By DAVID KESMODEL
WINSTON-SALEM, N.C.-During board meetings, Reynolds American Inc. Chief Executive Susan Ivey likes to suck on dissolvable smokeless-tobacco strips to get her nicotine fix.
She’s hoping to tempt millions of smokers to follow her lead.
Confronted with the inexorable decline of cigarette sales, Reynolds is transforming itself into a company that also offers an array of smokeless alternatives—including strips, lozenges and snuff.
Reynolds’ push into the products comes amid an intensifying debate among public-health professionals about how oral forms of tobacco should be regulated. Some tobacco-control advocates, including the Campaign for Tobacco-Free Kids, have criticized Reynolds’ dissolvable products as nicotine candies designed to appeal to children.
Now the Food and Drug Administration is weighing in. It has asked Reynolds by Thursday to provide its research into how the dissolvable products are used and perceived by people 25 and younger. In a February letter to Reynolds, Dr. Lawrence Deyton, director of the agency’s Center for Tobacco Products, said the FDA is concerned that adolescents may be drawn to the products’ “brightly colored packaging” and “easily concealable size.”
The ruling will be one of the first for the FDA, which is in the early stages of structuring the framework under which it will oversee the production and marketing of tobacco products. Last year, President Barack Obama signed legislation giving the FDA sweeping powers to regulate the tobacco industry.
Reynolds says it is cooperating and that its products are marketed for adults and sealed in child-proof packaging.
Ms. Ivey, the company’s 51 year-old CEO, views the new lineup as a way to prepare Reynolds for a world that is likely to include fewer smokers.
“I believe these products can drive our sustainability into the future ,” she says. “Having a forward vision is important.”
In the process, she’s banking on support from scientists and public-health professionals who argue that lives could potentially be saved by encouraging smokers to switch to smokeless tobacco.
“It’s a disservice to public health if we keep products off the shelf that are [safer] than cigarettes,” says Scott Ballin, a longtime tobacco-control advocate who is the former legislative counsel for the American Heart Association. “To me, if we can come up with a better mousetrap, we should be considering those options.”
About one in five American adults smokes today, down from one in three in 1980, according to the Centers for Disease Control. At the same time, around 70% of smokers say they want to quit, says the CDC. Reynolds is trying to keep them as customers by offering a variety of smokeless products that deliver nicotine, the main addictive ingredient in tobacco.
For a smokeless nicotine buzz, Reynolds offers Camel Snus, pouches of spit-free oral tobacco popularized in Sweden. The company is test-marketing Camel Orbs—tiny oval-shaped lozenges. Ms. Ivey’s own preference is for Camel Strips, thin tobacco wafers that melt on the tongue after three minutes. Reynolds also recently acquired Swedish company Niconovum AB for $43 million—the first move by a big tobacco concern to market smoking-cessation aids. And, of course, the 135-year old company plans to keep selling its Camel, Pall Mall and other cigarette brands.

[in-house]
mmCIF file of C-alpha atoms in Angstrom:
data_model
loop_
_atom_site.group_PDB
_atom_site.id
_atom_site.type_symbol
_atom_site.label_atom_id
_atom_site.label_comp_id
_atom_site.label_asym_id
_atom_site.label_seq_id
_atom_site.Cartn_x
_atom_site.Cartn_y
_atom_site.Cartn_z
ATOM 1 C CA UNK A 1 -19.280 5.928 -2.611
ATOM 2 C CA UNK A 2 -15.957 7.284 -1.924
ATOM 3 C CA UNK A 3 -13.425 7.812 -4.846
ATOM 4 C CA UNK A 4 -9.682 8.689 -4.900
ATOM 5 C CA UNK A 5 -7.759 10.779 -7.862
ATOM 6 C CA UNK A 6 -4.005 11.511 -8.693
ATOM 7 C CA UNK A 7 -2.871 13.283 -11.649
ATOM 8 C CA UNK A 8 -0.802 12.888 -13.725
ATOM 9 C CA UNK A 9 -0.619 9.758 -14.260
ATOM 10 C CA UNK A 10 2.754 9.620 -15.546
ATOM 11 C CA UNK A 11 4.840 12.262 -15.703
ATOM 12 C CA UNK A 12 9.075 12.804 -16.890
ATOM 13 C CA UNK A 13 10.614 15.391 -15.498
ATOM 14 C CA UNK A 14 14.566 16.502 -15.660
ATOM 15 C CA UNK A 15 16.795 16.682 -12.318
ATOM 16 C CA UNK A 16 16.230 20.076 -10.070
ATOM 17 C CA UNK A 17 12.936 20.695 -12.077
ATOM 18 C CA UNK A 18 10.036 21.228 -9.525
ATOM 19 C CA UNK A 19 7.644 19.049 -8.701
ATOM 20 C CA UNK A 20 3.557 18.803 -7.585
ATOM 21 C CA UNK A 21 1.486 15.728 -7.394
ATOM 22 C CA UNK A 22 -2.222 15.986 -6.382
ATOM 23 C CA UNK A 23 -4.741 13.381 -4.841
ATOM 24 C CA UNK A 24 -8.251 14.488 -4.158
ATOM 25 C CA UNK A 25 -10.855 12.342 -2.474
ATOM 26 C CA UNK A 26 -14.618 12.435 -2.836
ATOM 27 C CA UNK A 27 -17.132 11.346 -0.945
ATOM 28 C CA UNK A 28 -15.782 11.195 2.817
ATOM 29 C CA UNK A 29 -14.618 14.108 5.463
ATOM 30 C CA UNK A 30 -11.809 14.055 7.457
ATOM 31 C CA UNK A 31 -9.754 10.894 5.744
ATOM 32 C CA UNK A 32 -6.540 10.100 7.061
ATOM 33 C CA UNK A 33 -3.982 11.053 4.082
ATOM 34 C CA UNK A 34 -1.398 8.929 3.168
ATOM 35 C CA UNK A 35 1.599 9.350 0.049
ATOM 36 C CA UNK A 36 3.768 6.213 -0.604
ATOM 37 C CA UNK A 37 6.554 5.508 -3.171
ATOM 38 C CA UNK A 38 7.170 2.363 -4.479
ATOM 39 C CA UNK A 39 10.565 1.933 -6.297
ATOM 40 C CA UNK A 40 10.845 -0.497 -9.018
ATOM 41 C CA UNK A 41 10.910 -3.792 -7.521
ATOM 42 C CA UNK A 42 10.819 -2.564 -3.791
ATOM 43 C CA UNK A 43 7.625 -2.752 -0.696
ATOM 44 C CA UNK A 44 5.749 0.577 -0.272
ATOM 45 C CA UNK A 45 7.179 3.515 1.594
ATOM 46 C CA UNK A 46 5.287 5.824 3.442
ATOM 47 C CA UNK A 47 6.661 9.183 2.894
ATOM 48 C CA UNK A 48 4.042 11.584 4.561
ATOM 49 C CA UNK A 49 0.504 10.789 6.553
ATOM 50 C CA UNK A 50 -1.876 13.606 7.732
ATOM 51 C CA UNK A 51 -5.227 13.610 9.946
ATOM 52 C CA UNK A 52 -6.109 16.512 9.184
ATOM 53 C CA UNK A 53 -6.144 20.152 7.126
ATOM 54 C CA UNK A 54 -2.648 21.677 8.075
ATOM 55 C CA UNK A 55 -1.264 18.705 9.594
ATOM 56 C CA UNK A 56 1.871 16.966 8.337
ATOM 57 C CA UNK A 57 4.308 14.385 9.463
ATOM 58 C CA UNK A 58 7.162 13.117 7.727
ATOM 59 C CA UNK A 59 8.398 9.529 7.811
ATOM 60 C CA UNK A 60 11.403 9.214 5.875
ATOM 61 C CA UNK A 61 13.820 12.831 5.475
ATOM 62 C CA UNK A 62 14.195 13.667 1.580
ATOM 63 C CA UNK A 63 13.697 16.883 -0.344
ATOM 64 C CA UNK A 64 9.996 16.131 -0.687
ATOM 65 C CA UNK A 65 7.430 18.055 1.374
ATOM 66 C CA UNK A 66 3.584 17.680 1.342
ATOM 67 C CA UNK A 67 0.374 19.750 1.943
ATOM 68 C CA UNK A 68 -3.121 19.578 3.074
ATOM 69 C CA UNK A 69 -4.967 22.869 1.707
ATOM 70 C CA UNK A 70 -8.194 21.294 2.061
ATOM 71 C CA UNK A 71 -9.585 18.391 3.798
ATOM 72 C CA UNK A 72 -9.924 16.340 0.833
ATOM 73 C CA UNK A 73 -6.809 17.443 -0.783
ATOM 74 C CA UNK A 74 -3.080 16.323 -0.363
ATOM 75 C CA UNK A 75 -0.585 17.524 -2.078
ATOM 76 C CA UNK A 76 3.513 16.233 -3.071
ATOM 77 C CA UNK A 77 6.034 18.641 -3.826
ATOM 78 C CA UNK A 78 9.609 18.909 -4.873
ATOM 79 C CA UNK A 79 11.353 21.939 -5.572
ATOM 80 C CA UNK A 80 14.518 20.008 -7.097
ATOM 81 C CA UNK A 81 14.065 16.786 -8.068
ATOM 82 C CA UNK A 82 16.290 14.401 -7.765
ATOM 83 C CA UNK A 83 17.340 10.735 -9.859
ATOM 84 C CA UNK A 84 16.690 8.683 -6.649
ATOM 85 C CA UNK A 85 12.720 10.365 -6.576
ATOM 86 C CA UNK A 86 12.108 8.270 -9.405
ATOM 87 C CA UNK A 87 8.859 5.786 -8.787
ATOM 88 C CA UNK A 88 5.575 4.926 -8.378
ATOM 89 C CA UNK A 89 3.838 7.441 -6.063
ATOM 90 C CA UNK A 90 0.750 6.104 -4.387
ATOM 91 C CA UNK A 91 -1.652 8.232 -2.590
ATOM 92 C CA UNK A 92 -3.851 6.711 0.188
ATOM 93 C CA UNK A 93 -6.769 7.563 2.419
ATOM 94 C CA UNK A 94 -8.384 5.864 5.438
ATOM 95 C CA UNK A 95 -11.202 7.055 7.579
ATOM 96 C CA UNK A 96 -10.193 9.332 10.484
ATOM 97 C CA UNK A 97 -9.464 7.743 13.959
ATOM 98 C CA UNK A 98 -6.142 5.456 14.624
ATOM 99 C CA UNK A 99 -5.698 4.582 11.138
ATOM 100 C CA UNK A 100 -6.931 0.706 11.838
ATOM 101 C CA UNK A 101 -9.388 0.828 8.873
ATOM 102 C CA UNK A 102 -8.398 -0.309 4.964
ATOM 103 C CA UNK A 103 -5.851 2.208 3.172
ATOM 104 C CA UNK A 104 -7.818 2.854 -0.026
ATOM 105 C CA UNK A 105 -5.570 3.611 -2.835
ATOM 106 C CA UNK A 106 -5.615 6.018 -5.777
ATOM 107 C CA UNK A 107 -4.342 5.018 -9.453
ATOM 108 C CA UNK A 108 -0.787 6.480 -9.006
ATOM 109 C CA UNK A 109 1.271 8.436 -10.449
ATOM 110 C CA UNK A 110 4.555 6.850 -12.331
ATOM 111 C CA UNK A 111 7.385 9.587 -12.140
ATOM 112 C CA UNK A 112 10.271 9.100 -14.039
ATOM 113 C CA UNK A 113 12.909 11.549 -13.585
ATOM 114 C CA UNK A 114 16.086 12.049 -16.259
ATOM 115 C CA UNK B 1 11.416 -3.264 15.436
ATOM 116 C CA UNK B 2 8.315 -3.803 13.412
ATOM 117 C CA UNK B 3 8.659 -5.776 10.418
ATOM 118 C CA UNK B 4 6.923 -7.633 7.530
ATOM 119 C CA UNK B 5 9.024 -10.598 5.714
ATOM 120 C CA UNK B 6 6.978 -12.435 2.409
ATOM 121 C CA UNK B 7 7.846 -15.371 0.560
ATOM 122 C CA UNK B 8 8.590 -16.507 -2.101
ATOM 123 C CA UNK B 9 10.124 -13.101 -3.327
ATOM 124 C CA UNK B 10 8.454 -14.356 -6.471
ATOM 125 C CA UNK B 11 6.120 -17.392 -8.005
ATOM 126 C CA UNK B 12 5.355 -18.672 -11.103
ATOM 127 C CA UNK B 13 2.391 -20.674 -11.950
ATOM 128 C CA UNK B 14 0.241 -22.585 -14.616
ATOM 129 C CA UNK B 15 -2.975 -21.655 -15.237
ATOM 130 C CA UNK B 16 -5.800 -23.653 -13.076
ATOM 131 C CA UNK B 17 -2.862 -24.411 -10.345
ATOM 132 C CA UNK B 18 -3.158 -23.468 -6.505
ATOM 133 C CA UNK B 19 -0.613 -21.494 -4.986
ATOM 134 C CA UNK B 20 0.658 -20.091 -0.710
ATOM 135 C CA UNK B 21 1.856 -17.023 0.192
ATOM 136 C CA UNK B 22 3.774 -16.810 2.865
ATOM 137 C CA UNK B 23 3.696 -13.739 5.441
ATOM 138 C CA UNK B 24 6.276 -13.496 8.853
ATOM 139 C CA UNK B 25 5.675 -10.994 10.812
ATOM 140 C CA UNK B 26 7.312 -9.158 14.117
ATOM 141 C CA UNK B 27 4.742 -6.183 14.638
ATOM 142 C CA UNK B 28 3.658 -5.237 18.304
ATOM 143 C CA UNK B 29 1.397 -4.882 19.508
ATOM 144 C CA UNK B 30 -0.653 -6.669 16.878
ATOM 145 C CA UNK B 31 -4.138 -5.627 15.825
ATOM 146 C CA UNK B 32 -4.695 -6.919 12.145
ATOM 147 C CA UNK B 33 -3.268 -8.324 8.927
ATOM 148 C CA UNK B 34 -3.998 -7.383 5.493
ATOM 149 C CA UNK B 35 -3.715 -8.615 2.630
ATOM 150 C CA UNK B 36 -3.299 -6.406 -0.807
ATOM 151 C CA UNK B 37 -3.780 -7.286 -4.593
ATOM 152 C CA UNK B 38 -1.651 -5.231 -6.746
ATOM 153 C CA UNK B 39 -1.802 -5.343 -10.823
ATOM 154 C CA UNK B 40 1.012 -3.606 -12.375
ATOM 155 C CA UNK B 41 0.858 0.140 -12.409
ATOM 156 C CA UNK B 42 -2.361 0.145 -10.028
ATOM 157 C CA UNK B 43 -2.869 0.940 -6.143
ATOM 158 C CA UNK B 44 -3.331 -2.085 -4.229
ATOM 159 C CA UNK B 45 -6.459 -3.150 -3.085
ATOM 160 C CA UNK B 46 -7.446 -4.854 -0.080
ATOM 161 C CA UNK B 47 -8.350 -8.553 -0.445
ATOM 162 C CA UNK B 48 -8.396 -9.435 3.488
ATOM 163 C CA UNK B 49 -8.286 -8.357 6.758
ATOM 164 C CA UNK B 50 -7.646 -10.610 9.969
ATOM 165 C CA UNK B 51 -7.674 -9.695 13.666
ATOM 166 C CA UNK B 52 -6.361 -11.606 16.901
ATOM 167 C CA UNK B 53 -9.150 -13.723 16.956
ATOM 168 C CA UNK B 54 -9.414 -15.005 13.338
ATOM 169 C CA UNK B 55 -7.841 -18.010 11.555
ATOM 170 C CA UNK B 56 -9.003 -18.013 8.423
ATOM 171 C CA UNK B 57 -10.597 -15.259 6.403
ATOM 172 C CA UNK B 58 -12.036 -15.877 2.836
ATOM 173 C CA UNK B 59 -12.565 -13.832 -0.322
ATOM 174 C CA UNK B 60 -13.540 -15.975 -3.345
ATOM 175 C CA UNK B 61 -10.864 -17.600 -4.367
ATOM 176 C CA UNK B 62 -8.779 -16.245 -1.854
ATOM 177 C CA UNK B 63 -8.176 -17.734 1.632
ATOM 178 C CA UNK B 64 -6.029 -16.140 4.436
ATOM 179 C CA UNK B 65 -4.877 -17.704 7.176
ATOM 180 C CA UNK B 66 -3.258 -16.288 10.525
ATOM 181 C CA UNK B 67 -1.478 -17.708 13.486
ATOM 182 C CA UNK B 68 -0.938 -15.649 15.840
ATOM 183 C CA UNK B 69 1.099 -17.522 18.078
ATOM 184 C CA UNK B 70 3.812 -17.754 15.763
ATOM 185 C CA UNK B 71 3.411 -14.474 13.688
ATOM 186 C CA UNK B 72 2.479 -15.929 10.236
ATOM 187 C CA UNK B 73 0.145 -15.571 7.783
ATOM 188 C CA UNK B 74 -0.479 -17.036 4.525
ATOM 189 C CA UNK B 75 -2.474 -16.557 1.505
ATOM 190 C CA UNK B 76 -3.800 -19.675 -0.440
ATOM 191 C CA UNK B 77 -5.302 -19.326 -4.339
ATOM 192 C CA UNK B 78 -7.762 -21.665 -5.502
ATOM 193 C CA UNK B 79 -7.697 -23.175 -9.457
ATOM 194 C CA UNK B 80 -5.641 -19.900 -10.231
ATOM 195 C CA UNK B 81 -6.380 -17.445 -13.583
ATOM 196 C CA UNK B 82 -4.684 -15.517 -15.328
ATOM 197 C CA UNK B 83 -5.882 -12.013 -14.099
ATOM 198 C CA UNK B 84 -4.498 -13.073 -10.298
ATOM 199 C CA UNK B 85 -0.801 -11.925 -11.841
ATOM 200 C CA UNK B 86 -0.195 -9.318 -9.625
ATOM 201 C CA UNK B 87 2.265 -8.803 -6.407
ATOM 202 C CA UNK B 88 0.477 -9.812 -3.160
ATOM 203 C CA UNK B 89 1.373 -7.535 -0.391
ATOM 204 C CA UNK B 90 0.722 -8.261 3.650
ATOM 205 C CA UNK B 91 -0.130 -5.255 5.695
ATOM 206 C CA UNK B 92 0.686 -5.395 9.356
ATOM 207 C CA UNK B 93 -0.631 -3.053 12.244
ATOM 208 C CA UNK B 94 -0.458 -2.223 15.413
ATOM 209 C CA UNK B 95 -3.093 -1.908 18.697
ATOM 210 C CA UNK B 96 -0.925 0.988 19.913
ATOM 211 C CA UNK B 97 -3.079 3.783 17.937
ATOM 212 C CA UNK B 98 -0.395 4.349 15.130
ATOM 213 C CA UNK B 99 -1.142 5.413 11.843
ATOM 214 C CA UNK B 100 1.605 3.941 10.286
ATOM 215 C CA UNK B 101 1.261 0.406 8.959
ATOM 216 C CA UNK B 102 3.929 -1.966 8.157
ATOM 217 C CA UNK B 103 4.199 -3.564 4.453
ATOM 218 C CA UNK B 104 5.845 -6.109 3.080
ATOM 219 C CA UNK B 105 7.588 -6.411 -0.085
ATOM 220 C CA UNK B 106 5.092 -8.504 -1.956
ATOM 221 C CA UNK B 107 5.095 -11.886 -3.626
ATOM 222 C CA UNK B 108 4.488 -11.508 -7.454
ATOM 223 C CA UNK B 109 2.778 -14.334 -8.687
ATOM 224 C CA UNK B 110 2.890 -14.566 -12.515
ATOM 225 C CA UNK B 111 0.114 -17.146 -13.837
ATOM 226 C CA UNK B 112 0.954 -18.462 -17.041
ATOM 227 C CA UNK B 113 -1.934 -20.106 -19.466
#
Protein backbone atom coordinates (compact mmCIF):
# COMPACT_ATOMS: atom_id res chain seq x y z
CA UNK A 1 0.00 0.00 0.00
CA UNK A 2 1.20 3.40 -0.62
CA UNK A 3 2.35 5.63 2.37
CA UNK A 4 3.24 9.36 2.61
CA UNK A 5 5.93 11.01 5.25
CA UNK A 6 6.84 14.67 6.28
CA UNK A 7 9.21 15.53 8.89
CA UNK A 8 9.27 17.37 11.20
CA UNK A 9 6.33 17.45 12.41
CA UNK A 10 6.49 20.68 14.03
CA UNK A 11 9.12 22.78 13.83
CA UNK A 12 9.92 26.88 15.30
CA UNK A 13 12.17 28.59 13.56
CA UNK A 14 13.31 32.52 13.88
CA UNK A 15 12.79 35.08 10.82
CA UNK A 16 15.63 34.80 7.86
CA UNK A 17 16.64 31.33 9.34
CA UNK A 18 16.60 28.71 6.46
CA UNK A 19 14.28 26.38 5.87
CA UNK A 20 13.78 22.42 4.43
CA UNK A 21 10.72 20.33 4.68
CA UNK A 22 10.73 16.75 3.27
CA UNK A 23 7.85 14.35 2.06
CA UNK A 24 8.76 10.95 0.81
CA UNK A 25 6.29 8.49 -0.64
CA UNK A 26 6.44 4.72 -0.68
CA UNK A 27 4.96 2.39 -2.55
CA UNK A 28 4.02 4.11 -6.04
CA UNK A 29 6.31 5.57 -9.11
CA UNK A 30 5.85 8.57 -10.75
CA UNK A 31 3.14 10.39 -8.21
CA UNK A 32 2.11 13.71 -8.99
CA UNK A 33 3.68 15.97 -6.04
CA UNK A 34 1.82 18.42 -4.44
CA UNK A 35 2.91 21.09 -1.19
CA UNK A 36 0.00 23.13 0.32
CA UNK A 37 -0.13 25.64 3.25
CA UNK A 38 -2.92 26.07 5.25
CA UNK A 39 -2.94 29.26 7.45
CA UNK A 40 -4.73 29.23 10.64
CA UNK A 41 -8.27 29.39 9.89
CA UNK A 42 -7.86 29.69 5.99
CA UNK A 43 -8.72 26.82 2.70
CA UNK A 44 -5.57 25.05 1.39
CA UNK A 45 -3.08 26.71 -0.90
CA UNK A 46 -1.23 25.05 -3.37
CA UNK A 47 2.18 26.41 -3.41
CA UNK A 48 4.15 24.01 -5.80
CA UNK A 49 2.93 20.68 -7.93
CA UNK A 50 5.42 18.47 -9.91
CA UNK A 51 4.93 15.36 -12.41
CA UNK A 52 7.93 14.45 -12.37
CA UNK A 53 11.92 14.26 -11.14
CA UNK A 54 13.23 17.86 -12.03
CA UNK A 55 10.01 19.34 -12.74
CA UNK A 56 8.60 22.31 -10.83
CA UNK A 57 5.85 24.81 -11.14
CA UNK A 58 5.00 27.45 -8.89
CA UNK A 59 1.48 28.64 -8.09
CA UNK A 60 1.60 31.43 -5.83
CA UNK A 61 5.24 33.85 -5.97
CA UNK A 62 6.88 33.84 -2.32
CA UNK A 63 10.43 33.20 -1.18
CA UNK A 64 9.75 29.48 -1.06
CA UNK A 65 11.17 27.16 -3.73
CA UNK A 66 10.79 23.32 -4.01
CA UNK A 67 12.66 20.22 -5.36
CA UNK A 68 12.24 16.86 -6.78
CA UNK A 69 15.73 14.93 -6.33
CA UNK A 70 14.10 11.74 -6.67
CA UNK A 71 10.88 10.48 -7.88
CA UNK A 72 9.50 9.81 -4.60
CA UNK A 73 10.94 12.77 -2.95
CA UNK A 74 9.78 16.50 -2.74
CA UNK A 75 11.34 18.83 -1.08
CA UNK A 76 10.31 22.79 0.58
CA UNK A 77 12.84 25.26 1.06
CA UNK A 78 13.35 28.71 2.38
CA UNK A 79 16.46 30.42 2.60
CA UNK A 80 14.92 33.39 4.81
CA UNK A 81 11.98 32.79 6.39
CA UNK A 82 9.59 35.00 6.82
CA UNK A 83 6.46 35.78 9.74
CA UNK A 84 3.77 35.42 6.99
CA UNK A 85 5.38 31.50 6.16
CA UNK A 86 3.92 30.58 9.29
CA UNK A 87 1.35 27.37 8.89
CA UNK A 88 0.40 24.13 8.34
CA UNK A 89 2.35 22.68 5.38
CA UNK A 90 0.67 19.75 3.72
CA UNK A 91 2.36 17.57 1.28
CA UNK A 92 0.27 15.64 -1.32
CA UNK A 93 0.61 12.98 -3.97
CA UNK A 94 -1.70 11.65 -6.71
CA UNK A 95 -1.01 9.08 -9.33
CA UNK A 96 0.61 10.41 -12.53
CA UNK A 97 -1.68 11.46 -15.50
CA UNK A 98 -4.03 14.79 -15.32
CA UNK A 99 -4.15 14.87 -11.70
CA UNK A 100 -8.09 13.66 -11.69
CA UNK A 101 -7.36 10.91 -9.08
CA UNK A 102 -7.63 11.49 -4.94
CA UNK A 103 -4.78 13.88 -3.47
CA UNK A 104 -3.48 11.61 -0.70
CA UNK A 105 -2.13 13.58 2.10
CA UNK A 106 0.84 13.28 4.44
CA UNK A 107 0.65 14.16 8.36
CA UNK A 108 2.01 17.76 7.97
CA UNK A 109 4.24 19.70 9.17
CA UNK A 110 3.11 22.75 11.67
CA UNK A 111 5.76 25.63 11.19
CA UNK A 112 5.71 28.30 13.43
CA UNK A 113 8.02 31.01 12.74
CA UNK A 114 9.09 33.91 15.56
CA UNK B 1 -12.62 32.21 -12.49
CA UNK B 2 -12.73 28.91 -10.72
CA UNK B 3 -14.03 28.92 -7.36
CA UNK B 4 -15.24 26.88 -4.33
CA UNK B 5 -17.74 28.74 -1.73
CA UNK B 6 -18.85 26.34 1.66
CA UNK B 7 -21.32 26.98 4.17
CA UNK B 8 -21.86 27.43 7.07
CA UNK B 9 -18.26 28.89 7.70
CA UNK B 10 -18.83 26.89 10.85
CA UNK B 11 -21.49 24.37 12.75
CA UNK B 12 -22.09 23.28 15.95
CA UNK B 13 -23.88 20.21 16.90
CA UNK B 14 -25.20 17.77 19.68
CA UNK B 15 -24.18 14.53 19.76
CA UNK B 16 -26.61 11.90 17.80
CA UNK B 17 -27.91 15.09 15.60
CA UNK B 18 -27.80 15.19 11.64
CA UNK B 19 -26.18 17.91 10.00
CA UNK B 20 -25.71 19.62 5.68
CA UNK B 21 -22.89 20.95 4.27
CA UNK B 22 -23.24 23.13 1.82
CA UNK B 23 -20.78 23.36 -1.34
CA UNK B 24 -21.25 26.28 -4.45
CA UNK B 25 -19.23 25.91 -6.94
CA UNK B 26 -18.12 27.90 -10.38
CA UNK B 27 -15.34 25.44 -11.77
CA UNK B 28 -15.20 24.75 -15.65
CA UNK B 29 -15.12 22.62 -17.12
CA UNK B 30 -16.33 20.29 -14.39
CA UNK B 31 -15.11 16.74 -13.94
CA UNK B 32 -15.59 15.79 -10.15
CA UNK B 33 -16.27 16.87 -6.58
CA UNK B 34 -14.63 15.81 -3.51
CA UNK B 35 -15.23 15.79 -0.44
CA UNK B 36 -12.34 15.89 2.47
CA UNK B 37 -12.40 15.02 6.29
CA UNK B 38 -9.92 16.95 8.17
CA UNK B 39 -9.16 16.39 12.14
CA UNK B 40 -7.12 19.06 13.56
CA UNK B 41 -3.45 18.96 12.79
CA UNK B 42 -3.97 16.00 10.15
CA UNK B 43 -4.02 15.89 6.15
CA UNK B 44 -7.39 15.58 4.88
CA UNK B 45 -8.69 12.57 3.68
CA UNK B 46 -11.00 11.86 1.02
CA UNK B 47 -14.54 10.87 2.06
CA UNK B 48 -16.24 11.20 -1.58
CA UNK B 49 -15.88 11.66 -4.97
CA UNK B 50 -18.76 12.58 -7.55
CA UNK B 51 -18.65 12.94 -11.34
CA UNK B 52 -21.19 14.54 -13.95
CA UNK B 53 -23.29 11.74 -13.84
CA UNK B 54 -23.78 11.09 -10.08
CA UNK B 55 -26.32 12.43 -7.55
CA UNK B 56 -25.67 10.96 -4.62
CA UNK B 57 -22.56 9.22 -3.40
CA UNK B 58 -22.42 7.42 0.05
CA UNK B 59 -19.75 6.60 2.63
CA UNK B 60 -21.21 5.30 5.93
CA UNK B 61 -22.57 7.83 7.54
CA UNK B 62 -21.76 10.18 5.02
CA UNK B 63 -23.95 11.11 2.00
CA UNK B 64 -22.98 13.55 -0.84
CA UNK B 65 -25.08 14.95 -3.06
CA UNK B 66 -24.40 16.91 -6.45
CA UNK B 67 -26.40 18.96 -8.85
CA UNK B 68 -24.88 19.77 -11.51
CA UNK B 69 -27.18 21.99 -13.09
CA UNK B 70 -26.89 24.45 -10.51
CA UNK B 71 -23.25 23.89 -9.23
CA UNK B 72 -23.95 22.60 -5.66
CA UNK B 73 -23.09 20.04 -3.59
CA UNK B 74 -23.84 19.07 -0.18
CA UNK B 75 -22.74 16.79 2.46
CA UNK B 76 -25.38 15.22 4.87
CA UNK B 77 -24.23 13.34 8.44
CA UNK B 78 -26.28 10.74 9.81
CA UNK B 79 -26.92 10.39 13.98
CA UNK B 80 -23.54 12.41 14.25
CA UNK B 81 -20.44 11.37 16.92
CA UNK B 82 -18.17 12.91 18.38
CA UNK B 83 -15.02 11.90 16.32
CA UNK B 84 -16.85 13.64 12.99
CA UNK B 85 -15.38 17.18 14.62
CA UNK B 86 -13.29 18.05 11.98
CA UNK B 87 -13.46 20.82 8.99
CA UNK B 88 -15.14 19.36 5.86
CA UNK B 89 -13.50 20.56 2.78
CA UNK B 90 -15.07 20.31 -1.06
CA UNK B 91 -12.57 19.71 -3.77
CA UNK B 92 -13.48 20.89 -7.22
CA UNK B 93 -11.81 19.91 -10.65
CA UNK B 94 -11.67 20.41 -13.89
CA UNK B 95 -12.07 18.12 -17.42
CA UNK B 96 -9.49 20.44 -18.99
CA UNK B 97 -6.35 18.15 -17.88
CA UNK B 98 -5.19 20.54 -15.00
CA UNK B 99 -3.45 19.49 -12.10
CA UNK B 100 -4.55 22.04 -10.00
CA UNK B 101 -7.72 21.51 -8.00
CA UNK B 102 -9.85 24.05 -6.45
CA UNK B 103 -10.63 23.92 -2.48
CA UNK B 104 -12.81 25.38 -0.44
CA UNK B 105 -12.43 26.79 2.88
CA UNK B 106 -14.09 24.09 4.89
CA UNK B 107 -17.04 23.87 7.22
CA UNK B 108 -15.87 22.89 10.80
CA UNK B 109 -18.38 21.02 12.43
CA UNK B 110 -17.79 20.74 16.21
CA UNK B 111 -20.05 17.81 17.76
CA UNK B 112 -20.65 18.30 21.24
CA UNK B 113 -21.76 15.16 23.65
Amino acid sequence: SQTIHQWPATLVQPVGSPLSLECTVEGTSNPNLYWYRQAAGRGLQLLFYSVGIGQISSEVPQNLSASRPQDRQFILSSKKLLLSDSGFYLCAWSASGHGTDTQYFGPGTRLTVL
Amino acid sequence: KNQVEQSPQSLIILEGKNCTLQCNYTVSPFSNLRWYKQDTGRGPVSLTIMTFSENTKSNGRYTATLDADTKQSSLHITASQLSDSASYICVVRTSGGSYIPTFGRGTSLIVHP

The company has other reasons to look beyond the traditional drag. Reynolds, with 28% of the U.S. cigarette market, ranks a distant second to Altria Group Inc.’s Philip Morris USA, with 50%. Reynolds also has little exposure to cigarette markets abroad, where sales trends are better and restrictions often looser. Altria, too, is betting big on smokeless products. The company this month is rolling out Marlboro Snus nationally, after testing the brand in several cities. Last year it bought the maker of Skoal and Copenhagen moist snuff.
“There’s always two strategies: proactive and reactive,” Ms. Ivey says in an interview in her office at Reynolds’ headquarters here. “We’ve chosen a proactive path.”
The hurdles are high. Reynolds and other tobacco companies figure that only about seven million Americans use smokeless tobacco, although sales of those products are rising. Last year, sales volumes for smokeless tobacco products rose about 7%, while cigarette volumes fell about 9%, according to industry estimates.
A big challenge, as the FDA’s inquiry shows, is marketing the products. Although some groups, including the American Council on Science and Health, argue that smokeless tobacco is less harmful, and that smokers should be encouraged to switch to it, federal rules prohibit companies from marketing the products as a safer alternative to cigarettes.
Ms. Ivey, a smoker since college, is the first woman to run a major tobacco company. An extrovert, she sends congratulatory emails to employees who land promotions and is known to surprise low-level staffers by greeting them by name in the company cafeteria, say colleagues.
Her journey through the industry began by accident. In 1981, she was selling office equipment in Louisville when she called Brown & Williamson Tobacco Corp. to complain that she couldn’t find its new cigarette—Barclay Menthol—in stores. The company happened to be recruiting salespeople and hired her a week later.
She scaled the ranks in sales and marketing and spent nearly a decade overseas for Brown & Williamson’s parent, London-based British American Tobacco PLC.
In 2001, Brown & Williamson, the No. 3 player in the U.S., named Ms. Ivey CEO.
After her years abroad, she says she returned to the embattled U.S. market “with fresh eyes.” Among other things, Ms. Ivey developed an interest in dissolvable-tobacco products.